Business activity in the euro zone expanded at its fastest pace since June 2011 in January, driven by the region's burgeoning manufacturing sector.
Markit's composite purchasing manager's index (PMI) for the 18-nation currency zone rose to 52.9 in January, up from 52.1 in December. It was, however, lower than the flash estimate of 53.2 (a reading over 50 marks expansion).
Separate data, also published Wednesday, revealed that December was a tough month for the retail sector. Sales fell by 1 percent in the month compared to December 2012 - significantly lower than the 1.5 percent rise expected by economists.
With regards to the PMIs, January marked the seventh consecutive month of growth in the euro zone economy.
The uptick was driven by the manufacturing industry, where accelerating new orders and export business pushed the rate of expansion close to a three-year high.The recovery in the services sector, however, was more subdued in January, with activity rising to 51.6 from 51.0 in December.
Chris Williamson, Markit's chief economist, said the reading signals a "very encouraging start" to 2014.
"The upturn is also feeding through to the labor market: employment has stabilized over the past two months, bringing an end to the continual culling of staffing levels seen since the start of 2012," he said in a release.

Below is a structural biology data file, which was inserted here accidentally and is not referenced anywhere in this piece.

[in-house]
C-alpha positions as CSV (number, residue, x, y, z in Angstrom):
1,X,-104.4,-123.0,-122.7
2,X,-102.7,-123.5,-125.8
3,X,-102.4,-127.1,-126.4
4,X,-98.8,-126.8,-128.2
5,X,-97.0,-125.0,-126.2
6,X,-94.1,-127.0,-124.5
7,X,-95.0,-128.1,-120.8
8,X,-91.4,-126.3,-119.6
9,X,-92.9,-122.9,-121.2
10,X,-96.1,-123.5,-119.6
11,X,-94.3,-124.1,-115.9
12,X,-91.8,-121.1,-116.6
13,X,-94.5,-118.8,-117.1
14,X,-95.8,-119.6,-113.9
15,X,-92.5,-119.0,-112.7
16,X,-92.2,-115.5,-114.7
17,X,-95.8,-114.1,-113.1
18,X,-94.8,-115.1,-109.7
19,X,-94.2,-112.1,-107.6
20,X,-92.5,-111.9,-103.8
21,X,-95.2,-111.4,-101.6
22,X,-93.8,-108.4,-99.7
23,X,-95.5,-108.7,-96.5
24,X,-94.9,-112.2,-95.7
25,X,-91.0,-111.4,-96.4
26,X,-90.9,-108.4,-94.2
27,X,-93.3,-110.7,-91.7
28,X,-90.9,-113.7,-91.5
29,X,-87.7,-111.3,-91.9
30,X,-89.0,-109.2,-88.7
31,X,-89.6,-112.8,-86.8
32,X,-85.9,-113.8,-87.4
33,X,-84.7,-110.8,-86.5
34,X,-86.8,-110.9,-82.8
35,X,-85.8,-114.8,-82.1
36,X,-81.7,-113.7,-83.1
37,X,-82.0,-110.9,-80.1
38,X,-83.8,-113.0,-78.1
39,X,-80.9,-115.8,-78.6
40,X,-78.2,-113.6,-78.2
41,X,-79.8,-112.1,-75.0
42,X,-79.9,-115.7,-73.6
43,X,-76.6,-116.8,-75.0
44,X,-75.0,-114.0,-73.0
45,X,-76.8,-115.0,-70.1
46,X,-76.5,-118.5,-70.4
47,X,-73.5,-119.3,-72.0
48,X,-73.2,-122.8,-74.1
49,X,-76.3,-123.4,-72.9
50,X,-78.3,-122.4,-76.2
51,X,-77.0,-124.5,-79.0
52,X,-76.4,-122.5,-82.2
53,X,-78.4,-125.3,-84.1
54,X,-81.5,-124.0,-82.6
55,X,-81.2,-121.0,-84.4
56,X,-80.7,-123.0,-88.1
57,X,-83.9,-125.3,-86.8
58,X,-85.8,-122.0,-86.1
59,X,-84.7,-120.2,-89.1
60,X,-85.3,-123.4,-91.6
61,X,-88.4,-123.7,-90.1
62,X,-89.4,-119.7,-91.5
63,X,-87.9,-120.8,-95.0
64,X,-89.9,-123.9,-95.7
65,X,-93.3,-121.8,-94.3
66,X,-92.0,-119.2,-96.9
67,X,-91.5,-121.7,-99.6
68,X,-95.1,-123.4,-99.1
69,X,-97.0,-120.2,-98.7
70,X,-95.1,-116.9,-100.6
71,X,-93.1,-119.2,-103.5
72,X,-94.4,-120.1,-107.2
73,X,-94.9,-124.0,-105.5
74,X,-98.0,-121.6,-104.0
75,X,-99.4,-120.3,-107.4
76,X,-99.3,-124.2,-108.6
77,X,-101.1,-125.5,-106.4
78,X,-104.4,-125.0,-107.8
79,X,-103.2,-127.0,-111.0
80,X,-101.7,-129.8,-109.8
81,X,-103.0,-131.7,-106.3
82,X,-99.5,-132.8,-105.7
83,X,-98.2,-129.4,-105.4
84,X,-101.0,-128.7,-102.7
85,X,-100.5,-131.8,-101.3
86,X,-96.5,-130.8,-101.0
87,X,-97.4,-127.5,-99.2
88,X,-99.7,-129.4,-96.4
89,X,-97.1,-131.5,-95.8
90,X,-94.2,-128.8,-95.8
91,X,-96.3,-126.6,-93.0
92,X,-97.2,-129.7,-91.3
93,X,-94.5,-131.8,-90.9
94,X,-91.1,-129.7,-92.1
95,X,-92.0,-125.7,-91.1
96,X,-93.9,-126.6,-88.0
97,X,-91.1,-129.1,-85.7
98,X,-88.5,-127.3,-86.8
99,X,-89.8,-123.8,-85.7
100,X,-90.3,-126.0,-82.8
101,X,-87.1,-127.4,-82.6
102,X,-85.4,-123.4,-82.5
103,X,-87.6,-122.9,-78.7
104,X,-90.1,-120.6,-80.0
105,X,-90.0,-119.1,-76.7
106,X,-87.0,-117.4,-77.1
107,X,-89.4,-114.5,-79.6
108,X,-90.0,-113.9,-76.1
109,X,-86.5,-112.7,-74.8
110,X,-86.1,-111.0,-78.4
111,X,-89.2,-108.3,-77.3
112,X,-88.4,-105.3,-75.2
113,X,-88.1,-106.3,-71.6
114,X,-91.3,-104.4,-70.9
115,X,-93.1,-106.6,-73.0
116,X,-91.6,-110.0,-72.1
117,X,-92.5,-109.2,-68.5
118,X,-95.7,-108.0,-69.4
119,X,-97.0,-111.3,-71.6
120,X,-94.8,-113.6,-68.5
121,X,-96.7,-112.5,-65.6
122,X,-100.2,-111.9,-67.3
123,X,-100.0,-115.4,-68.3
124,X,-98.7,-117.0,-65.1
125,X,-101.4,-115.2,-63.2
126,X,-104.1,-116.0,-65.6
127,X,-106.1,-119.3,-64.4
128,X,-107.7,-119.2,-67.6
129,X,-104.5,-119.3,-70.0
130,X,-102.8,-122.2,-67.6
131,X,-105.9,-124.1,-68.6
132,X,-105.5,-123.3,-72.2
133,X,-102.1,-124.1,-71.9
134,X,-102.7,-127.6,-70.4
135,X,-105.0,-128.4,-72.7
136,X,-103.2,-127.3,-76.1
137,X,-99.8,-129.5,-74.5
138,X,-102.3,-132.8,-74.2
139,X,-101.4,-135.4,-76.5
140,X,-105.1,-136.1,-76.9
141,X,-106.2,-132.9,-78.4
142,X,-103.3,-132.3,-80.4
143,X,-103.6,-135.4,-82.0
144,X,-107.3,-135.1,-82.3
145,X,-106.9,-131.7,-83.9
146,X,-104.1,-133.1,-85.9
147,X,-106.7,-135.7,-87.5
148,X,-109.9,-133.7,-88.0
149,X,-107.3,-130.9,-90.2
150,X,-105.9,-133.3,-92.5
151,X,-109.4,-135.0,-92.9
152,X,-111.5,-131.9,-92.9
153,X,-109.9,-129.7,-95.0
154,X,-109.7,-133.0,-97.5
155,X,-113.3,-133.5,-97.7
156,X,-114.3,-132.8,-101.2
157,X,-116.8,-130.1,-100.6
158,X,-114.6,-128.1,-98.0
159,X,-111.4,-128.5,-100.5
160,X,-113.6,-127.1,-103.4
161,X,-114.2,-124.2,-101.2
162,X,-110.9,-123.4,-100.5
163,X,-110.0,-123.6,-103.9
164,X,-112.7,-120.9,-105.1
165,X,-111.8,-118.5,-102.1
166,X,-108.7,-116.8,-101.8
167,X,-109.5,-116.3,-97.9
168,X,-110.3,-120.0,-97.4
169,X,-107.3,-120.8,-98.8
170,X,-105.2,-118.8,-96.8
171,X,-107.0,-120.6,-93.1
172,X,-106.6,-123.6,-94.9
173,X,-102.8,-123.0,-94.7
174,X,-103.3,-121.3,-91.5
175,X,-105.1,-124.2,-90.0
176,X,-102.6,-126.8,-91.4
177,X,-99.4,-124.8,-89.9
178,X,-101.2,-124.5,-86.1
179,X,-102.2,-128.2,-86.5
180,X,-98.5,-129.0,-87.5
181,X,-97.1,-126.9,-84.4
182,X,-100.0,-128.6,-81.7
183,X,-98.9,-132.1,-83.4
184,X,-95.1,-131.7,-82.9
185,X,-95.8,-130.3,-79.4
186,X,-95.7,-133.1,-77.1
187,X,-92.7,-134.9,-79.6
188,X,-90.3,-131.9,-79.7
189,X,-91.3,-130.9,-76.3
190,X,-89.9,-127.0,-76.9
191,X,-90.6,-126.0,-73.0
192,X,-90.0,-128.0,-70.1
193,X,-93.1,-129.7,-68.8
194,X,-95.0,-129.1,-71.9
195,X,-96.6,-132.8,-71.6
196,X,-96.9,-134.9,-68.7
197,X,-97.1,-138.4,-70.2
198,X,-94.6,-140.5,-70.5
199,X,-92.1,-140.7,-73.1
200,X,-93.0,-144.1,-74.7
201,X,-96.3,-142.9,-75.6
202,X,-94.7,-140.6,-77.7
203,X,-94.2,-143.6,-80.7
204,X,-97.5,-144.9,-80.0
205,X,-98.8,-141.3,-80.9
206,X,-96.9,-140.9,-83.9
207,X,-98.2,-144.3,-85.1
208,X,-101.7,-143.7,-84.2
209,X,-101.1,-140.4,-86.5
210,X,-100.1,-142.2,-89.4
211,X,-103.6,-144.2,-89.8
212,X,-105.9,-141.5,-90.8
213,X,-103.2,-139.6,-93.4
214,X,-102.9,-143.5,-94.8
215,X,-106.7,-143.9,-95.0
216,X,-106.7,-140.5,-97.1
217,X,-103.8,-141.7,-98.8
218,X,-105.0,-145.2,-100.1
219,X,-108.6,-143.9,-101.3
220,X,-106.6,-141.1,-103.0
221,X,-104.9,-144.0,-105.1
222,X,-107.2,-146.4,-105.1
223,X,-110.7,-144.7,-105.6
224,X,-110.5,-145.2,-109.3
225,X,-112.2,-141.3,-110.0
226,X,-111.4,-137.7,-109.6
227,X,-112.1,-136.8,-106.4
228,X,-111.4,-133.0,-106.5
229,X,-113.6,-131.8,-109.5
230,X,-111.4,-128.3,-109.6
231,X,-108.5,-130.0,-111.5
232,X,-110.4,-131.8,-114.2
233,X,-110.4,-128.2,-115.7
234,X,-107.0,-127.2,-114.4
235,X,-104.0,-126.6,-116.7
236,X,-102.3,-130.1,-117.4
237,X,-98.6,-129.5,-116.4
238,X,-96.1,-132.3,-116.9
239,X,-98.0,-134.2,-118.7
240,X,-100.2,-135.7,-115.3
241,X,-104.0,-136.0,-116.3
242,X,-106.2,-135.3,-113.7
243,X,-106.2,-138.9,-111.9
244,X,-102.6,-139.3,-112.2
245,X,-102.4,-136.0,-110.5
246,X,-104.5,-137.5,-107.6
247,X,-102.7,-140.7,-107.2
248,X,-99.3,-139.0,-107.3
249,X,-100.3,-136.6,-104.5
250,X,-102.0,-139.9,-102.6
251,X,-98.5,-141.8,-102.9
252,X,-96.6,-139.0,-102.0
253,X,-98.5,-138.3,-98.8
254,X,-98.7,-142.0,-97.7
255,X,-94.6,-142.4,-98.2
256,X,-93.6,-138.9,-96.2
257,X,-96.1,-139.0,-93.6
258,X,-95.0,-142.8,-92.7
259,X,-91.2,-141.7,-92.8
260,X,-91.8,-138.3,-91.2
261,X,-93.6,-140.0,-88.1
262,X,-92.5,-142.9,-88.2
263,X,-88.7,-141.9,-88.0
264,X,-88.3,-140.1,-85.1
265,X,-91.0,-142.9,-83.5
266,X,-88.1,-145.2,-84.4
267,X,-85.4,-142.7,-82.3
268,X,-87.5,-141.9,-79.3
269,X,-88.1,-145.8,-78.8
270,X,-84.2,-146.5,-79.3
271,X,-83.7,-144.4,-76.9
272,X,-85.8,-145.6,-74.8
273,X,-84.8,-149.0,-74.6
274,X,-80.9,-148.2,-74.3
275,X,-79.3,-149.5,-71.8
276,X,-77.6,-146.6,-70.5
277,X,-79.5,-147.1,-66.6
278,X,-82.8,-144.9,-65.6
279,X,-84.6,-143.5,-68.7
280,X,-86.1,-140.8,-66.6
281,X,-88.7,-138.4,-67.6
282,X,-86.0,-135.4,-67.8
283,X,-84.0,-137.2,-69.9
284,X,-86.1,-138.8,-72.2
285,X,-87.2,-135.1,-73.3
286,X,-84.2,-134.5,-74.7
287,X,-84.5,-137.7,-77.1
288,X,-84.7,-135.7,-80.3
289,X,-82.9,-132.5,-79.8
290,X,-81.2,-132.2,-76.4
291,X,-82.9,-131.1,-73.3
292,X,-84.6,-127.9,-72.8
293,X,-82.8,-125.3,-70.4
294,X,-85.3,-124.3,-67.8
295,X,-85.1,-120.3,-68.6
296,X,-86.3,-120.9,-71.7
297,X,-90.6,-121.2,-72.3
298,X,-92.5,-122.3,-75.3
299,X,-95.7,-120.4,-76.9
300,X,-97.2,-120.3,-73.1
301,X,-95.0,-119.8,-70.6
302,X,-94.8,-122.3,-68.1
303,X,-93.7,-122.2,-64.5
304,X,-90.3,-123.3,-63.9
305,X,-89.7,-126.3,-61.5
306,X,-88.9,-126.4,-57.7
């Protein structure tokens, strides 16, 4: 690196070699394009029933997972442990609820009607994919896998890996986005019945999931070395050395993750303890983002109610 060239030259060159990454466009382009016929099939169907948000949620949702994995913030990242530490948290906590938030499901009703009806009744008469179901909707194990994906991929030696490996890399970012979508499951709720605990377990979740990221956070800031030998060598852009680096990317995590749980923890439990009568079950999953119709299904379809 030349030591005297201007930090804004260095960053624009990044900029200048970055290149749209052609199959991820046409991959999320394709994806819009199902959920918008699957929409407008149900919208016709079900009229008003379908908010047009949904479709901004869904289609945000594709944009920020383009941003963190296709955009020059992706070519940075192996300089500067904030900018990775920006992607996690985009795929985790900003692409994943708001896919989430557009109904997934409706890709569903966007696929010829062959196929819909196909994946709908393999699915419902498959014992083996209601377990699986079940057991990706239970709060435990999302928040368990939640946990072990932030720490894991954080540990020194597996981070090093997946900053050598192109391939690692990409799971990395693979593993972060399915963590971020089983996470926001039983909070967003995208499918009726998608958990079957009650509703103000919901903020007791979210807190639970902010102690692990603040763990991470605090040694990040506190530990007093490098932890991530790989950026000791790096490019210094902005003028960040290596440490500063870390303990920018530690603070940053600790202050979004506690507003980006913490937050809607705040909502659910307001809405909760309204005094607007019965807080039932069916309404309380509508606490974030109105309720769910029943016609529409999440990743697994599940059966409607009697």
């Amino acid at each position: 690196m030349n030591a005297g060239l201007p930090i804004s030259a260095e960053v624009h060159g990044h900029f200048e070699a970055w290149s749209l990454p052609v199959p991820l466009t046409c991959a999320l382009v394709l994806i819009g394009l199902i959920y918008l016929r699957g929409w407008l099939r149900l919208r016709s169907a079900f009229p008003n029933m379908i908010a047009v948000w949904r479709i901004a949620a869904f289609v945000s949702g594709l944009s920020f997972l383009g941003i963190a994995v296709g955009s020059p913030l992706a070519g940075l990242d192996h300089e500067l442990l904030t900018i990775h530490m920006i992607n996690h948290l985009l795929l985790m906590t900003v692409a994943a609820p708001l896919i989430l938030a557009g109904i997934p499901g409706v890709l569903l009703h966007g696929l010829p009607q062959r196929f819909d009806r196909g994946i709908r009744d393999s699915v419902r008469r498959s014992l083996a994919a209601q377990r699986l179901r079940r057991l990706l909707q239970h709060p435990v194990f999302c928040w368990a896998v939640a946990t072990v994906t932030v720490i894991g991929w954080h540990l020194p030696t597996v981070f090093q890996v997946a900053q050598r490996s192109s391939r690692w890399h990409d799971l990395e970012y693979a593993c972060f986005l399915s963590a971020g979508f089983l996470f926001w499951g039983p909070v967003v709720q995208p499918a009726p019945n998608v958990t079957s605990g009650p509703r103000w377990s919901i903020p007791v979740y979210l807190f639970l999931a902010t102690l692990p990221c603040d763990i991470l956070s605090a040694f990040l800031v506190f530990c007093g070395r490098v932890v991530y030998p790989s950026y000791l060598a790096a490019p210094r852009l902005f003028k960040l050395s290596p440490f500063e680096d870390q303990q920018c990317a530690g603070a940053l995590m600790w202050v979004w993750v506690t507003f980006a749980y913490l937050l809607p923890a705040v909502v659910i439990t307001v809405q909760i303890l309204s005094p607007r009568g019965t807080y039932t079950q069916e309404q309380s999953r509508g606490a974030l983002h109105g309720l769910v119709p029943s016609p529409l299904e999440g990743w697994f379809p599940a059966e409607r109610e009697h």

(Read more: UK construction at 6-1/2 year high in January)
"Hopefully we will now soon see companies start to generate new jobs in significant enough numbers to bring down the region's unemployment rate in coming months, which will perhaps represent the true start of the economic recovery for many people."
The euro zone's unemployment rate remained stuck at 12 percent for December, although the number of jobless people in the region fell by 129,000 - the largest monthly fall since the start of the financial crisis.
Breaking the PMI data down to a country level, Ireland, Germany and Spain were among those that reported strengthening economies, with Germany's output growth coming in at 55.5 - a 31-month high - and Spain's rising to a 78-month high of 54.8.
France, however, continued to lag behind its European counterparts. Its composite PMI came in a 48.9 in January following contractions in both the manufacturing and services sectors, although this was a 3-month high for the country.
Howard Archer, chief European economist at IHS Global Insight, said the data was "modestly supportive" of growth hopes for the region, with most euro zone countries seeing improved performances.
"Particularly welcome news saw Spanish services expansion pick up to a 78-month high which boosts hopes that the economy can establish sustainable recovery over the coming months," he said.
"French services activity contracted for a third month running in January, albeit at a reduced rate... This does little to dilute reinforces concern over the underlying state of the French economy."